In examining postsecondary experiences, we found continued evidence that postsecondary preparation in mathematics and science coursework is essential in widening the conduit to STEM fields. More conversations are necessary that bring together representatives across the educational pipeline, as well as greater consistency and clearer expectations of the requisite skills and coursework that students need to prepare for the academic challenges they will face on postsecondary enrollment. Additionally, more work at the college level is needed to engage students in academic planning and developing effective study habits, although this shouldnt necessarily come at the expense of opportunities to engage in the cocurriculum. With more institutions touting the importance of holistic student development and encouraging participation at both the curricular and cocurricular levels, students interested in the STEM fields are often faced with difficult tradeoffs that run counter to holistic educational missions. Our results demonstrate the negative impact that extracurricular activities have on students likelihood of majoring in a STEM field. Given the value that extracurricular activities can have in exposing students to new perspectives and opportunities, more attention is needed in understanding how to provide STEM students with more balanced alternatives while in college.
Finally, despite the lack of findings at the high school level, more research is necessary that further investigates high school-level covariates, particularly research on how high school-level factors and postsecondary-level factors interact with individual-level preparation and dispositional traits. Although we did find evidence of postsecondary institutional effects related to both sector and selectivity, more work is necessary that investigates a larger repertoire of contextual and environmental factors. For example, a recent study of STEM-field persistence based on two national data sets found evidence suggesting that college student experiences and first-year grades in STEM-related coursework are particularly important in helping students persist in STEM majors (Griffith, 2010). This study also indicated that students are more likely to persist in a STEM field if they attend postsecondary institutions that emphasize undergraduate teaching and research rather than graduate education (Griffith), an interesting finding. With the next follow-up of the ELS slated for 2012, we hope to widen our postsecondary scope and incorporate a full range of curricular, cocurricular, and contextual variables.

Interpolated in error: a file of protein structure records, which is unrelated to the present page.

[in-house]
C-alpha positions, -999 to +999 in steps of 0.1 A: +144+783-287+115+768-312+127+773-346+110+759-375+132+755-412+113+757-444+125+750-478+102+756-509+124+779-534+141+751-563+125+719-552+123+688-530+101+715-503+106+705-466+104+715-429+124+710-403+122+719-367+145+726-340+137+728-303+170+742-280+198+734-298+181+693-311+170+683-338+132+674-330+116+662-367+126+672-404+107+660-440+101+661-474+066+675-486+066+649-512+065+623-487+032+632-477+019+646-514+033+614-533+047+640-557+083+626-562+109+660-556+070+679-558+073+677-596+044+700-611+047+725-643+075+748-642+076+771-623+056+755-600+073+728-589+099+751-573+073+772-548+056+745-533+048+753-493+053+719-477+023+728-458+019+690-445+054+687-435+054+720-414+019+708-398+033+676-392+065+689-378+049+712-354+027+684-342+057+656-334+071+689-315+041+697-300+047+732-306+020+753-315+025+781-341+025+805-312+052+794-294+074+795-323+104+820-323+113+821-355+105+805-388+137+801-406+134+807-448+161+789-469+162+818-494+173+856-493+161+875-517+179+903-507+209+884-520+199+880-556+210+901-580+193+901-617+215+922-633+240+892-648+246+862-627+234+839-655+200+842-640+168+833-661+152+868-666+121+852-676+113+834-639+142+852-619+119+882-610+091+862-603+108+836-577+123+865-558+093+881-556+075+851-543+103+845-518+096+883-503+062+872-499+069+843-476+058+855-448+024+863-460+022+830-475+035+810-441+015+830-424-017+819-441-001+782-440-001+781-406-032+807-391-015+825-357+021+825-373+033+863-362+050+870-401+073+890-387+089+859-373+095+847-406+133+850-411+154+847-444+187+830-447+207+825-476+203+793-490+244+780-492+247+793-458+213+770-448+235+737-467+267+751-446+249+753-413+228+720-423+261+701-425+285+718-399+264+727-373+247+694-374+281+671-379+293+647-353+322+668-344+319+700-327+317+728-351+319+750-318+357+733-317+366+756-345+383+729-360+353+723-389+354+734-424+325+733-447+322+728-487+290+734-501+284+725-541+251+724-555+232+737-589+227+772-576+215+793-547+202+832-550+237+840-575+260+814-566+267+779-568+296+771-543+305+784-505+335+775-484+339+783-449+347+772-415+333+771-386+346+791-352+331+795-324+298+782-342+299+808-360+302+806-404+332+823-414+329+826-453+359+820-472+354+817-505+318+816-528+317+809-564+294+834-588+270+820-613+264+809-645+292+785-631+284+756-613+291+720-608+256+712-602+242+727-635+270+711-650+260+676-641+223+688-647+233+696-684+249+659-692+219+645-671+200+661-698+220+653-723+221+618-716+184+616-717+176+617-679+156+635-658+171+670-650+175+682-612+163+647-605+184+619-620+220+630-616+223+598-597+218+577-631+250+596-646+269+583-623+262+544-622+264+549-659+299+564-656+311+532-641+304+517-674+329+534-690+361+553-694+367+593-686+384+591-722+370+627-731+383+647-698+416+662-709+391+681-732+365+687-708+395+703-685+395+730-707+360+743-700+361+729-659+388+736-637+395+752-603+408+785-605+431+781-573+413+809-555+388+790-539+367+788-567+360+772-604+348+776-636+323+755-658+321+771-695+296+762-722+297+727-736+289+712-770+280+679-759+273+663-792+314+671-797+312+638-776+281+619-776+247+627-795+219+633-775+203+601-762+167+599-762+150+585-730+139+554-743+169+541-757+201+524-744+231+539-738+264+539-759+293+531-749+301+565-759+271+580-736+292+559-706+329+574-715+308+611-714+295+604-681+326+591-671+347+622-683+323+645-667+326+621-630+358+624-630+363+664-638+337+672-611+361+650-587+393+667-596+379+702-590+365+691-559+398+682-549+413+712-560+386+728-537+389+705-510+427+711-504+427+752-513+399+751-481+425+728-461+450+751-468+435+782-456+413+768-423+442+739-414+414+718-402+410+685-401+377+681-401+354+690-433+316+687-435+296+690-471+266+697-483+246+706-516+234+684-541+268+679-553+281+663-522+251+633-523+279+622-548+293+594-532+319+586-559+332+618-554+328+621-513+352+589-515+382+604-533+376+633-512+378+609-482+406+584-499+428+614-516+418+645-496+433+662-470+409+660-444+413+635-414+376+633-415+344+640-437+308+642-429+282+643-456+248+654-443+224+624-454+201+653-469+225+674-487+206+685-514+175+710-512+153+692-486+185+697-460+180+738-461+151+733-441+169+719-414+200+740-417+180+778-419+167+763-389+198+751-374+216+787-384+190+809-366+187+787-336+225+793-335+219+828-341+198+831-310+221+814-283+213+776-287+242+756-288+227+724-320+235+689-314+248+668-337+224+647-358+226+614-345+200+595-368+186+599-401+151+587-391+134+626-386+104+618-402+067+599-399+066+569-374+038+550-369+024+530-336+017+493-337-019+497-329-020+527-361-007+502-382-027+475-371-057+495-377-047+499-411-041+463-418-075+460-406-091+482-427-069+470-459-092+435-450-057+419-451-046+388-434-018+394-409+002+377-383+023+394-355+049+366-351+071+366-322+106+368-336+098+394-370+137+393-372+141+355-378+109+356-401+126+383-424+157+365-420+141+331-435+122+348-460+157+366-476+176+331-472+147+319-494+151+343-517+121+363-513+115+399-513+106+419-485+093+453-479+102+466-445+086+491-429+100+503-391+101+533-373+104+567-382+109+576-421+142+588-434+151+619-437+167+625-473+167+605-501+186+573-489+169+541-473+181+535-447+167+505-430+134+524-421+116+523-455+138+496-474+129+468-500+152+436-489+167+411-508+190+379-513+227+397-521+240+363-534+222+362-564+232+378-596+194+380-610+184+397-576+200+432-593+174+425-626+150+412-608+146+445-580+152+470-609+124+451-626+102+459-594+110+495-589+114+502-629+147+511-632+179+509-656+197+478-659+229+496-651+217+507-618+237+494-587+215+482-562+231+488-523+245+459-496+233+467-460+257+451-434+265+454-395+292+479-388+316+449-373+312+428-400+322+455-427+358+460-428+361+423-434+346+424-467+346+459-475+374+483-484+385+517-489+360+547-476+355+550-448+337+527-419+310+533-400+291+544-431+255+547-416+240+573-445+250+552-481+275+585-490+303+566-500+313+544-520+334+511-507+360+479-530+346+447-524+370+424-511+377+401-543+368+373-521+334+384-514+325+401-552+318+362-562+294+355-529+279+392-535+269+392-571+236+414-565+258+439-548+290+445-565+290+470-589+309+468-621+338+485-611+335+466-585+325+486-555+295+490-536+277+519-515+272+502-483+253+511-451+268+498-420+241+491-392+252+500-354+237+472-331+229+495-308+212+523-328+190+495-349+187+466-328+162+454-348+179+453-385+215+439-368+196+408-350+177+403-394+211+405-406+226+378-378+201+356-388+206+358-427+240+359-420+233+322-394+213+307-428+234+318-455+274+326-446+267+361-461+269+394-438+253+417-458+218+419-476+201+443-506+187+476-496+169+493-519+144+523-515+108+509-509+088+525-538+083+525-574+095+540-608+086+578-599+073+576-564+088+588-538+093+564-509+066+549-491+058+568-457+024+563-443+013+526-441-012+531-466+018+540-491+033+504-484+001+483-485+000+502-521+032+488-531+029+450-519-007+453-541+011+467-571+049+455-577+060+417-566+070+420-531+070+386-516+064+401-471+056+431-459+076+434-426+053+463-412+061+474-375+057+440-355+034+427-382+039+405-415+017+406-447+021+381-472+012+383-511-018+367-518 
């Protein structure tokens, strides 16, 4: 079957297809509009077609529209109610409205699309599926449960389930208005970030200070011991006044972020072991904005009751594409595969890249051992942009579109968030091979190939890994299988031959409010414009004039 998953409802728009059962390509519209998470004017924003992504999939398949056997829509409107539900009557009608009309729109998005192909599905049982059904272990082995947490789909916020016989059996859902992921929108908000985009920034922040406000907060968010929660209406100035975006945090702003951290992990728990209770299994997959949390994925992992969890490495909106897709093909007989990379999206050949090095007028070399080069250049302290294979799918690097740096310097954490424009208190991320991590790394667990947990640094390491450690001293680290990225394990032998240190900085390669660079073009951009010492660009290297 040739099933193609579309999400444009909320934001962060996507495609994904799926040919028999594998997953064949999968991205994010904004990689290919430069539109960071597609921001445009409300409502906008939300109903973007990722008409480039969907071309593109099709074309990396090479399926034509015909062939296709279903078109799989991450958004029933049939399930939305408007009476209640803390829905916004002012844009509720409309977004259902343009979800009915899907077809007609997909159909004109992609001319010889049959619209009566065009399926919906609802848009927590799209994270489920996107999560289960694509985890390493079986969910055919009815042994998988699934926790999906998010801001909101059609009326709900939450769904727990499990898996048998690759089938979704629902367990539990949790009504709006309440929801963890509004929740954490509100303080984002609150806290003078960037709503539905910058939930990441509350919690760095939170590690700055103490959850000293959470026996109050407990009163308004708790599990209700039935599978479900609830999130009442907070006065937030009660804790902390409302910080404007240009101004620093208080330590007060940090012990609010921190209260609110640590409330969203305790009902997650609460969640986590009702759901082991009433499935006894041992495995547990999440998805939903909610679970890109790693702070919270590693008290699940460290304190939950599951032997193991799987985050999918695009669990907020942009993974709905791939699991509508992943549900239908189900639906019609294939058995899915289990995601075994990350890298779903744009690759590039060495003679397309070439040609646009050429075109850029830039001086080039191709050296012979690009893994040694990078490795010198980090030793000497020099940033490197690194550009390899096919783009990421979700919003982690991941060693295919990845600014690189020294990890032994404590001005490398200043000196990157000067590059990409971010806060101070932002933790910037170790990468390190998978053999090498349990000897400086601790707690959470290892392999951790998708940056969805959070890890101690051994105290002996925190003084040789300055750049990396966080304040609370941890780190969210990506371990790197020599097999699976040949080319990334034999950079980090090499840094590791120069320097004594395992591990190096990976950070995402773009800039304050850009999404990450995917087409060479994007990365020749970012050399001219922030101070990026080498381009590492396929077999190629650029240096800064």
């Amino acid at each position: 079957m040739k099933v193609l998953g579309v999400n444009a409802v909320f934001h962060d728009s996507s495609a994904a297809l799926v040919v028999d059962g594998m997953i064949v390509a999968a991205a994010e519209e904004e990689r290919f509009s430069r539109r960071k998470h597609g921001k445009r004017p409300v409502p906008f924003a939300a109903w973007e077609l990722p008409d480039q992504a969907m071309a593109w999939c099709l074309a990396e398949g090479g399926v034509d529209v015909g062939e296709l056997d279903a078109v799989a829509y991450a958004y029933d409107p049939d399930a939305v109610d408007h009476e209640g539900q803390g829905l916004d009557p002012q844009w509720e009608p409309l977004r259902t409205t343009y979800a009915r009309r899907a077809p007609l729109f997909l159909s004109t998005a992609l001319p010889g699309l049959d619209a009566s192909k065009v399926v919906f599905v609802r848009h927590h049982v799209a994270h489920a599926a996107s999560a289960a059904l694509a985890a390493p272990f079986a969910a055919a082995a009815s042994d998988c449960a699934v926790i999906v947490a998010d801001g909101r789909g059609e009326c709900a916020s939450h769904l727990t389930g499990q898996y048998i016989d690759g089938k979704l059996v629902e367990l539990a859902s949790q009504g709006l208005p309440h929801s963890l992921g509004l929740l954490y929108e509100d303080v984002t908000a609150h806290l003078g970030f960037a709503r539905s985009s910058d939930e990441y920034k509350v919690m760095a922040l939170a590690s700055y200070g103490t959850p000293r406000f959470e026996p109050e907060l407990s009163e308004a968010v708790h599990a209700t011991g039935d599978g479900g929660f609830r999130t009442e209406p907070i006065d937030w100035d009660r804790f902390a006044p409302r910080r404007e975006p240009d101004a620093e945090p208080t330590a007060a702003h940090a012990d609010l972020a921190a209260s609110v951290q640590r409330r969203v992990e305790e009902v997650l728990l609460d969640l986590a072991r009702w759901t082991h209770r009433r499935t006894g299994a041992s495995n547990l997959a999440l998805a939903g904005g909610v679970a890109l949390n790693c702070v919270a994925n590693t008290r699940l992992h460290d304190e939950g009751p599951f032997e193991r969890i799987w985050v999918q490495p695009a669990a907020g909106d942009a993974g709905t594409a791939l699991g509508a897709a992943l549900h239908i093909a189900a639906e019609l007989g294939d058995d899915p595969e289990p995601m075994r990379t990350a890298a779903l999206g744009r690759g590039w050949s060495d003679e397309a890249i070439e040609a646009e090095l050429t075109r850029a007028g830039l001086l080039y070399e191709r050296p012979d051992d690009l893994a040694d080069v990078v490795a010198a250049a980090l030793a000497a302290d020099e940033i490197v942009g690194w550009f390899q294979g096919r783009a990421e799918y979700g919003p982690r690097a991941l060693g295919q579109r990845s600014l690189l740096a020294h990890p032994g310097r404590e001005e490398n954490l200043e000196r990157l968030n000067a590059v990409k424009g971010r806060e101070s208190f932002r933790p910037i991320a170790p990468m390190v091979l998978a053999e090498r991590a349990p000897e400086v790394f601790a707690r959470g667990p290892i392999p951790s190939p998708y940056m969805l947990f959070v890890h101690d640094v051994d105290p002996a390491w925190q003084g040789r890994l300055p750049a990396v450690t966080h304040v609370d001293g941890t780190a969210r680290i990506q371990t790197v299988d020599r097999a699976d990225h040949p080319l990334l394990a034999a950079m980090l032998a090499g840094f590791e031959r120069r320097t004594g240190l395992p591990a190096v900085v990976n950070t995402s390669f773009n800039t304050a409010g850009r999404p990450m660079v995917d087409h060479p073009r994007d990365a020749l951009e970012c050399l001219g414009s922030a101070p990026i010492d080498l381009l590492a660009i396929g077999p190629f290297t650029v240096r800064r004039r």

There are a number of policy implications based on the findings from this study. First and foremost, there is a continued need to address STEM preparation as a pipeline issue that involves key stakeholders across all levels of education. Additionally, given the rapid rate at which technological innovations fuel the need for additional workforce skills in the STEM fields, business and community leaders remain important stakeholders in developing comprehensive solutions to addressing the shortage of graduates both interested in and equipped with the requisite skills needed in the STEM fields. Although a majority of states have developed K16 leadership councils, the findings from this study point to the contributions of both secondary and postsecondary education in enhancing the likelihood of majoring in a STEM field and underscore the need to address issues related to curricular alignment, proficiency standards, and college readiness from a holistic educational perspective.
In addition to developing and strengthening K16 partnerships, the findings from this study also support the further development of dual-enrollment programs in high schools. Both the actual performance and retrospective evaluation of students preparation in math and science point to the importance of providing students with opportunities to gain exposure to advanced math and science courses that are aligned with the expectations of college-level courses. Dual-enrollment programs, in which students are provided opportunities to take college-level courses within their high schools or a nearby college, have the potential to increase college readiness and proficiency in mathematics and science (Karp, Calcagno, Hughes, Jeong, & Bailey, 2007). Additionally, dual-enrollment programs often attract underrepresented students to the STEM fields by linking them directly to apprenticeships and easing the burden of later college costs. The cumulative effects of such programs can lead to increased savings for states in the form of lower dropout rates and reductions in the cost of remediation while providing long-term benefits to the workforce demands of a given state (Richardson, Berns, Sandler, & Marco, 2009).
Finally, there are important policy levers related to teachers and counselors. Students who develop an early interest in mathematics are more likely to pursue a STEM major, highlighting the importance of professional development policies and resource banks that move teachers away from rote learning mechanisms and toward new pedagogical innovations that emphasize inquiry-based learning infused with creativity and real-world problem-solving (Richardson et al., 2009). Teachers remain critical change agents in encouraging and developing future STEM interests among students, and policies are needed to incentivize teachers to expose students to the connections between coursework and occupational choices, as well as the productivity returns based on students human capital investments. There is also a need to advance training and knowledge among high school counselors so that they better understand the importance of the college choice process in facilitating STEM interests, particularly educating students about STEM programs and opportunities to obtain financial aid to offset the costs of a college education. Policies aimed at improving the availability and efficacy of high school counselors, however, require a commitment from stakeholders at the high school, district, college, and state levels (Perna et al., 2008).
Through an improved understanding of factors affecting STEM education at the postsecondary level, we are better situated to develop policies and practices that promote a scientifically and technologically advanced workforce of future researchers and scientists. This information can be used to design effective interventions that strengthen the postsecondary pipeline while improving educational and socioeconomic opportunity for all students. Results from this study mark an important step in that direction and emphasize the importance of using modeling techniques that account for individual and multiple contextual factors throughout the educational pipeline.